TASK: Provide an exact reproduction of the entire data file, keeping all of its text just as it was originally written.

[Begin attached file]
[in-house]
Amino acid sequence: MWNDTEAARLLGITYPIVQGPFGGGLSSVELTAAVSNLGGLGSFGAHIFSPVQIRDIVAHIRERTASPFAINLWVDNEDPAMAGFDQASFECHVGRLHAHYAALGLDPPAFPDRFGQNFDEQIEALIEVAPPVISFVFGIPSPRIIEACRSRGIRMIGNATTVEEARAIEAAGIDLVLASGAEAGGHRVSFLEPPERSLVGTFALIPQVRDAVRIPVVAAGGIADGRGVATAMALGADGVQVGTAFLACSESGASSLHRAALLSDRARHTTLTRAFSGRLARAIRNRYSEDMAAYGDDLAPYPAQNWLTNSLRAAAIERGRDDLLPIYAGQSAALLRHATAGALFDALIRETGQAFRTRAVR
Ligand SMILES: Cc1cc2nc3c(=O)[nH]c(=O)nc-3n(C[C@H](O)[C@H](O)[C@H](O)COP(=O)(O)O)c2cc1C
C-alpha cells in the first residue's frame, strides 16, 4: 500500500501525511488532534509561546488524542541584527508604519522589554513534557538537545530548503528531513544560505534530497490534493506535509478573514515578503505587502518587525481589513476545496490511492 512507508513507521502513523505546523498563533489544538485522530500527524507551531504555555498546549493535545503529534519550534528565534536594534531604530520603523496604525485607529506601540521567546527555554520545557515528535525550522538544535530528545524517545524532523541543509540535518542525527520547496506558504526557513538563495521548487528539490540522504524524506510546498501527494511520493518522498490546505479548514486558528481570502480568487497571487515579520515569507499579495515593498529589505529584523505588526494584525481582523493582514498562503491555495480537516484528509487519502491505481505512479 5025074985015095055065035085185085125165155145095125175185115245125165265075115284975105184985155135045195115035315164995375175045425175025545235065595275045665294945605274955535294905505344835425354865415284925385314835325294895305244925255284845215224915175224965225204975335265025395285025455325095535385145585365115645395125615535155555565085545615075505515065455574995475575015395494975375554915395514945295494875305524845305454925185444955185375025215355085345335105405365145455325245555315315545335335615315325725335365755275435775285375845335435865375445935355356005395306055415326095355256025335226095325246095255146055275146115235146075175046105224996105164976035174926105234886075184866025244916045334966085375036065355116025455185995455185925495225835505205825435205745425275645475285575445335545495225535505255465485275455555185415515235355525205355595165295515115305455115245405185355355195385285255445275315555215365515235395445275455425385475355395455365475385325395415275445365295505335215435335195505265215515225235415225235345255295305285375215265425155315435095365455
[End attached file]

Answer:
[in-house]
Amino acid sequence: MWNDTEAARLLGITYPIVQGPFGGGLSSVELTAAVSNLGGLGSFGAHIFSPVQIRDIVAHIRERTASPFAINLWVDNEDPAMAGFDQASFECHVGRLHAHYAALGLDPPAFPDRFGQNFDEQIEALIEVAPPVISFVFGIPSPRIIEACRSRGIRMIGNATTVEEARAIEAAGIDLVLASGAEAGGHRVSFLEPPERSLVGTFALIPQVRDAVRIPVVAAGGIADGRGVATAMALGADGVQVGTAFLACSESGASSLHRAALLSDRARHTTLTRAFSGRLARAIRNRYSEDMAAYGDDLAPYPAQNWLTNSLRAAAIERGRDDLLPIYAGQSAALLRHATAGALFDALIRETGQAFRTRAVR
Ligand SMILES: Cc1cc2nc3c(=O)[nH]c(=O)nc-3n(C[C@H](O)[C@H](O)[C@H](O)COP(=O)(O)O)c2cc1C
C-alpha cells in the first residue's frame, strides 16, 4: 500500500501525511488532534509561546488524542541584527508604519522589554513534557538537545530548503528531513544560505534530497490534493506535509478573514515578503505587502518587525481589513476545496490511492 512507508513507521502513523505546523498563533489544538485522530500527524507551531504555555498546549493535545503529534519550534528565534536594534531604530520603523496604525485607529506601540521567546527555554520545557515528535525550522538544535530528545524517545524532523541543509540535518542525527520547496506558504526557513538563495521548487528539490540522504524524506510546498501527494511520493518522498490546505479548514486558528481570502480568487497571487515579520515569507499579495515593498529589505529584523505588526494584525481582523493582514498562503491555495480537516484528509487519502491505481505512479 5025074985015095055065035085185085125165155145095125175185115245125165265075115284975105184985155135045195115035315164995375175045425175025545235065595275045665294945605274955535294905505344835425354865415284925385314835325294895305244925255284845215224915175224965225204975335265025395285025455325095535385145585365115645395125615535155555565085545615075505515065455574995475575015395494975375554915395514945295494875305524845305454925185444955185375025215355085345335105405365145455325245555315315545335335615315325725335365755275435775285375845335435865375445935355356005395306055415326095355256025335226095325246095255146055275146115235146075175046105224996105164976035174926105234886075184866025244916045334966085375036065355116025455185995455185925495225835505205825435205745425275645475285575445335545495225535505255465485275455555185415515235355525205355595165295515115305455115245405185355355195385285255445275315555215365515235395445275455425385475355395455365475385325395415275445365295505335215435335195505265215515225235415225235345255295305285375215265425155315435095365455